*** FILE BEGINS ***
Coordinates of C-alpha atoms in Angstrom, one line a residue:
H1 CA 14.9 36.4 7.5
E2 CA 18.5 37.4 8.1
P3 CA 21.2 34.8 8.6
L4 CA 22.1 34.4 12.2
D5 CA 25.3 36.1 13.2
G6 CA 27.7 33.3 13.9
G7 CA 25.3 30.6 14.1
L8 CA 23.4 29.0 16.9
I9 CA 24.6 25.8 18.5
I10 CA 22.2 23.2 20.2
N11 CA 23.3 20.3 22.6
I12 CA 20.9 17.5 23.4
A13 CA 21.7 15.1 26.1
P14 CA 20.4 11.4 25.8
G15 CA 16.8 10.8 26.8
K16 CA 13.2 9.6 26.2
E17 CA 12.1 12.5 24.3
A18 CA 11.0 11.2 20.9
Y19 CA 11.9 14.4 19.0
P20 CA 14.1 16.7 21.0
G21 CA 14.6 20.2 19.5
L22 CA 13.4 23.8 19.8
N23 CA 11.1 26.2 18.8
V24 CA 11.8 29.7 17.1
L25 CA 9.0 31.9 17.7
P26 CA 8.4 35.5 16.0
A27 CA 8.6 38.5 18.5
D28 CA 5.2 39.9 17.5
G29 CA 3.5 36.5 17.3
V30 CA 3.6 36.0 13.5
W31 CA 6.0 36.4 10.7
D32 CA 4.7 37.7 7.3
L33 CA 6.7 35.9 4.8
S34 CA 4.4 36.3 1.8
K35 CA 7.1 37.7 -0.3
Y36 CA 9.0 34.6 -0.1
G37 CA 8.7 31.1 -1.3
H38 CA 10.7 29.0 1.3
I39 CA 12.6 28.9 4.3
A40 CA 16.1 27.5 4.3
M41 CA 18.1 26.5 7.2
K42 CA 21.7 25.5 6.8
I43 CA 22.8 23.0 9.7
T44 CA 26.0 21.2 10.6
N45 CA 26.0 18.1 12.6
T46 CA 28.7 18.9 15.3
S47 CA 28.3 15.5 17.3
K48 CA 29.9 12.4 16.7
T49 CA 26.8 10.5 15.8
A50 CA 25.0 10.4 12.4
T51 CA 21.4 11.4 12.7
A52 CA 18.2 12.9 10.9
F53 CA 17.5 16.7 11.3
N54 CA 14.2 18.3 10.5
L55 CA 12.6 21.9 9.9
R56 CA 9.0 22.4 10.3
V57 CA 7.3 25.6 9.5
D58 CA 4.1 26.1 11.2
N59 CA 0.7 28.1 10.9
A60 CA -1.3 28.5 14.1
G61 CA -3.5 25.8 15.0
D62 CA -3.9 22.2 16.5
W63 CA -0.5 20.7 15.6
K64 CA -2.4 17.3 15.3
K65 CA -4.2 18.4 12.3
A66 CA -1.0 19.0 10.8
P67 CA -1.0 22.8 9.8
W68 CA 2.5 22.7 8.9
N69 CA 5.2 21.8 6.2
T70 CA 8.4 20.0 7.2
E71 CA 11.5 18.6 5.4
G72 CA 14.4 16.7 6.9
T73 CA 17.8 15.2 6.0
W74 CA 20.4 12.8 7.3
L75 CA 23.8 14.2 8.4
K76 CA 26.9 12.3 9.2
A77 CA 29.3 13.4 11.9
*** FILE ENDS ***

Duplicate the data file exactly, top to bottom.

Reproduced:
Coordinates of C-alpha atoms in Angstrom, one line a residue:
H1 CA 14.9 36.4 7.5
E2 CA 18.5 37.4 8.1
P3 CA 21.2 34.8 8.6
L4 CA 22.1 34.4 12.2
D5 CA 25.3 36.1 13.2
G6 CA 27.7 33.3 13.9
G7 CA 25.3 30.6 14.1
L8 CA 23.4 29.0 16.9
I9 CA 24.6 25.8 18.5
I10 CA 22.2 23.2 20.2
N11 CA 23.3 20.3 22.6
I12 CA 20.9 17.5 23.4
A13 CA 21.7 15.1 26.1
P14 CA 20.4 11.4 25.8
G15 CA 16.8 10.8 26.8
K16 CA 13.2 9.6 26.2
E17 CA 12.1 12.5 24.3
A18 CA 11.0 11.2 20.9
Y19 CA 11.9 14.4 19.0
P20 CA 14.1 16.7 21.0
G21 CA 14.6 20.2 19.5
L22 CA 13.4 23.8 19.8
N23 CA 11.1 26.2 18.8
V24 CA 11.8 29.7 17.1
L25 CA 9.0 31.9 17.7
P26 CA 8.4 35.5 16.0
A27 CA 8.6 38.5 18.5
D28 CA 5.2 39.9 17.5
G29 CA 3.5 36.5 17.3
V30 CA 3.6 36.0 13.5
W31 CA 6.0 36.4 10.7
D32 CA 4.7 37.7 7.3
L33 CA 6.7 35.9 4.8
S34 CA 4.4 36.3 1.8
K35 CA 7.1 37.7 -0.3
Y36 CA 9.0 34.6 -0.1
G37 CA 8.7 31.1 -1.3
H38 CA 10.7 29.0 1.3
I39 CA 12.6 28.9 4.3
A40 CA 16.1 27.5 4.3
M41 CA 18.1 26.5 7.2
K42 CA 21.7 25.5 6.8
I43 CA 22.8 23.0 9.7
T44 CA 26.0 21.2 10.6
N45 CA 26.0 18.1 12.6
T46 CA 28.7 18.9 15.3
S47 CA 28.3 15.5 17.3
K48 CA 29.9 12.4 16.7
T49 CA 26.8 10.5 15.8
A50 CA 25.0 10.4 12.4
T51 CA 21.4 11.4 12.7
A52 CA 18.2 12.9 10.9
F53 CA 17.5 16.7 11.3
N54 CA 14.2 18.3 10.5
L55 CA 12.6 21.9 9.9
R56 CA 9.0 22.4 10.3
V57 CA 7.3 25.6 9.5
D58 CA 4.1 26.1 11.2
N59 CA 0.7 28.1 10.9
A60 CA -1.3 28.5 14.1
G61 CA -3.5 25.8 15.0
D62 CA -3.9 22.2 16.5
W63 CA -0.5 20.7 15.6
K64 CA -2.4 17.3 15.3
K65 CA -4.2 18.4 12.3
A66 CA -1.0 19.0 10.8
P67 CA -1.0 22.8 9.8
W68 CA 2.5 22.7 8.9
N69 CA 5.2 21.8 6.2
T70 CA 8.4 20.0 7.2
E71 CA 11.5 18.6 5.4
G72 CA 14.4 16.7 6.9
T73 CA 17.8 15.2 6.0
W74 CA 20.4 12.8 7.3
L75 CA 23.8 14.2 8.4
K76 CA 26.9 12.3 9.2
A77 CA 29.3 13.4 11.9